# Some questions about proof for limit of sequence $a_n := 1 + \frac{1}{n}$ is 1

I'm trying to understand a proof for the limit of the sequence $$a_n := 1 + \frac{1}{n}$$ and $$n \in \mathbb{N}$$ which should be 1.

So, the proof which I have here starts with:

$$\left( \lim_{n \to \infty} a_n = 1 \right) :\Leftrightarrow \left( \forall \varepsilon \in \mathbb{N} \right) \left(\exists N \in \mathbb{N} \right)\left(\forall n \in \mathbb{N} \right) \left[ n > N \Rightarrow \left| a_n - a \right| < \varepsilon \right]$$

which, when including $$a_n := 1 + \frac{1}{n}$$ and $$a := 1$$ should results in :

$$\left| a_n - a \right| < \varepsilon \Leftrightarrow \left| \left( 1 + \frac{1}{n} \right) -1 \right| < \varepsilon \Leftrightarrow \frac{1}{n} < \varepsilon \Leftrightarrow n > \frac{1}{n}$$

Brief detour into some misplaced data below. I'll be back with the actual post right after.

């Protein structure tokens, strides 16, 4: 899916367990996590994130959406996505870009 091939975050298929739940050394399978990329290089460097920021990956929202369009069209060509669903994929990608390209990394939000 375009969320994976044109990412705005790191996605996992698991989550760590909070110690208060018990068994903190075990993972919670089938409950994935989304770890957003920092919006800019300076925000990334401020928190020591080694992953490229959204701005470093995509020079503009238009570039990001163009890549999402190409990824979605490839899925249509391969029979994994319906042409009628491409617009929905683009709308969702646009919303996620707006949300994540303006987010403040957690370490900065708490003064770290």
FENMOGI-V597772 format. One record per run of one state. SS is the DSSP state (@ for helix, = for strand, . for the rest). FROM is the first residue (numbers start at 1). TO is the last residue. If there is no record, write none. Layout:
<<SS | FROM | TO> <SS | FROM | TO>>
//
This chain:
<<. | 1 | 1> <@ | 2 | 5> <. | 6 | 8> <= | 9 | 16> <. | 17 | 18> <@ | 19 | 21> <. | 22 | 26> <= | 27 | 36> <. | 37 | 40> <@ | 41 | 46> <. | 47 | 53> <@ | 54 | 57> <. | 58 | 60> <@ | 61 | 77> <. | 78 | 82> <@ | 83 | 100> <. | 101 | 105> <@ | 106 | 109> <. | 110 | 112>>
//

Here I'm having a problem: I know that

$$\left| \left( 1 + \frac{1}{n} \right) -1 \right| < \varepsilon \Leftrightarrow -\varepsilon < \left( 1 + \frac{1}{n} \right) -1 < \varepsilon \Leftrightarrow -\varepsilon < \frac{1}{n} < \varepsilon$$ as $$\varepsilon$$ is per definition larger than 0, but why is $$-\varepsilon <$$ left out in the term above?

Thanks!

It is left out because there isn't an essence in checking $$-\varepsilon$$ as a lower bound. Note that you arrive at the expression :
$$\left| \frac{1}{n} \right| < \varepsilon \implies \frac{1}{n} < \varepsilon$$
That's because $$1/n >0 \; \forall n \in \mathbb N$$ and thus it is trivially larger than any negative number.
Because we already know that $$0<\frac1n$$, we get $$-\varepsilon<\frac1n$$ for free (and almost trivially), no matter what $$\varepsilon$$ and $$n$$ are. Equivalently, we know that $$\frac1n$$ is positive, so the absolute value signs may be dropped without any consequence.
Every negative number is less than every positive number so no purpose is served in writing $$-\epsilon <\frac 1 n$$.